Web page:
Slip the outer collar nut over the tape and remove the tape. I found that a little screwdriver worked well to spread the braid away from the wall of the plastic inner tubing. This is the part that will make you bleed. Be careful. After you’ve made enough room to slip the collar onto the tubing, insert it between the layers with the chamfer facing away from the fitting joint.

After you’ve ensured that the compression collar is nested completely on the Teflon tube and the braid is covering the outside of it, you can mate the halves of the fitting. I found later that a little dab of anti-seize at this point helps a ton with tightening the joint.

This step is much easier in a bench vice with AN jaw liners, also learned later. I didn’t want to disassemble the connections that were already finished at the transmission. So I terminated the radiator ends on the car.

All in all, the lines were easier to finish that I anticipated. I think I have the confidence needed to tackle the custom power steering hoses.

Products Featured in this Article

Related Articles

Upgrading Power Steering Pressure and Return Lines - 1967 Chevelle
by Jeff Karls - Posted in Tech
11/24/2020
Follow this guide to see how Jeff upgrades his power steering system. Learn how to cut and assemble a -6 AN hose and fittings for optimal connection to the power steering pump.
Installing a Transmission Crossmember - 1967 Chevelle
by Jeff Karls - Posted in Tech
11/10/2020
Learn about the G Force crossmember and how the symmetrical product design makes for a smooth installation on Jeff's 1967 Chevelle.
Choosing Redline Radial Tires - 1967 Chevelle
by Jeff Karls - Posted in Tech
11/2/2020
Follow along as Jeff chooses redline radial tires and steel wheels to get the perfect fit for his Chevelle. Learn how redlines are added to a set of Real Rodder mags for a consistent 60's theme.
Rear Wheel and Tire Installation - 1967 Chevelle
by Jeff Karls - Posted in Tech
10/26/2020
With the new housing and brakes installed, Jeff chooses new wheels and tires for his 1967 Chevelle. See how he gets the perfect fit with enough clearance for brakes, coilovers and even 15" wheels.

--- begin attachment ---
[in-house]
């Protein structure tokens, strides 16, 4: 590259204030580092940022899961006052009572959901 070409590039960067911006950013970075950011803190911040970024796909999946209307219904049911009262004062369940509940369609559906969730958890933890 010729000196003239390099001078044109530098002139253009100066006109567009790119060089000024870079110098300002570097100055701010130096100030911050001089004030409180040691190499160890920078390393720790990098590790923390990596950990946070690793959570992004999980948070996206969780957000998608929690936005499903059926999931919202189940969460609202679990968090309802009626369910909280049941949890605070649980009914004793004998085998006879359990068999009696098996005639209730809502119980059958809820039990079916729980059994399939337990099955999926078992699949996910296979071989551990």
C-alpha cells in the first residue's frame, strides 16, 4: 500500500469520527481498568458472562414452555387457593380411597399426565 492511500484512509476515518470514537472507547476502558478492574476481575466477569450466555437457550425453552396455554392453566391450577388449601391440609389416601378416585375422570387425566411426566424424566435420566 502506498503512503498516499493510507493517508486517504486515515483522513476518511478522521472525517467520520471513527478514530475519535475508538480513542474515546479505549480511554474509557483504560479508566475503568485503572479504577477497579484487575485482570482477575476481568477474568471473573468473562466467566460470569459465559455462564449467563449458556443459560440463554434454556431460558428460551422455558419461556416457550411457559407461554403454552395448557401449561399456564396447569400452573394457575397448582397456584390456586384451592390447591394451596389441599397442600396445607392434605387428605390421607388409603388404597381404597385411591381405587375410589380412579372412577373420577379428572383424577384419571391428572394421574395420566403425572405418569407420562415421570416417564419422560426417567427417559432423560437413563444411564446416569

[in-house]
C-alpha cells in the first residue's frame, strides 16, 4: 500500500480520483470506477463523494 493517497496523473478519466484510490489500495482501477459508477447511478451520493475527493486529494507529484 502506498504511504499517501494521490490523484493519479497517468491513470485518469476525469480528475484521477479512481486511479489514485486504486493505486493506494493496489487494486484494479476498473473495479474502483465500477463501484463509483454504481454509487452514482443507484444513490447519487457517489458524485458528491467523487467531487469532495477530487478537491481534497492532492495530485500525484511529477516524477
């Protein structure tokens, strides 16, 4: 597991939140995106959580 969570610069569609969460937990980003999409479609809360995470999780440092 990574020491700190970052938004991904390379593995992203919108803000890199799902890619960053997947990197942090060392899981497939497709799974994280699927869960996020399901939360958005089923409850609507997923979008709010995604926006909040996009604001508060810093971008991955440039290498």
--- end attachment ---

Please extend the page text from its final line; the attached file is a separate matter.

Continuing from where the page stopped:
Wiring and Battery Cable Routing - 1967 Chevelle
by Jeff Karls - Posted in Tech
10/12/2020
This project consists of using welding cable to relocate a battery to the trunk of a 1967 Chevelle. Learn the benefits of using welding cable over normal battery cable and how line clamps are used to secure the wire to the frame rail.
Installing a Speedway Motors Wiring Kit - 1967 Chevelle
by Jeff Karls - Posted in Tech
10/8/2020
This Chevelle project gets rewired with a Speedway Motors wiring kit. Follow along as Jeff guides you through this application, starting with a good mounting location for the fuse box. Learn more on continuity, grounding and relays.
EFI Fuel Filter Installation - 1967 Chevelle
by Jeff Karls - Posted in Tech
10/6/2020
Jeff walks through how to install an EFI filter for his fuel system. See how to assemble conversion fittings to accurately plumb the fuel lines and tips on fuel line routing.
How to Install an EFI Fuel Tank - 1967 Chevelle
by Jeff Karls - Posted in Street Rod
9/29/2020
A step by step on how to install an EFI Fuel Tank kit in a 1967 Chevelle. Learn the benefits of using this kit including expanded fuel capacity and a 24 gallon tank.
Removing Paint on Car Body Panels - 1967 Chevelle
by Jeff Karls - Posted in Tech
9/22/2020
Follow along as Jeff demonstrates how to strip paint from the body panels of his 1967 Chevelle using a restorer porter cable tool. Learn how to save time by having the panels acid dipped to remove layers of paint.
Redline Radial Tire Application- 1967 Chevelle
by Jeff Karls - Posted in Tech
9/14/2020
Jeff chooses Redline Radial Tires and black powder-coated steel wheels for his 1967 Chevelle. See how he installs the tires with some helpful tips along the way.
Error
X
Note
X
Ok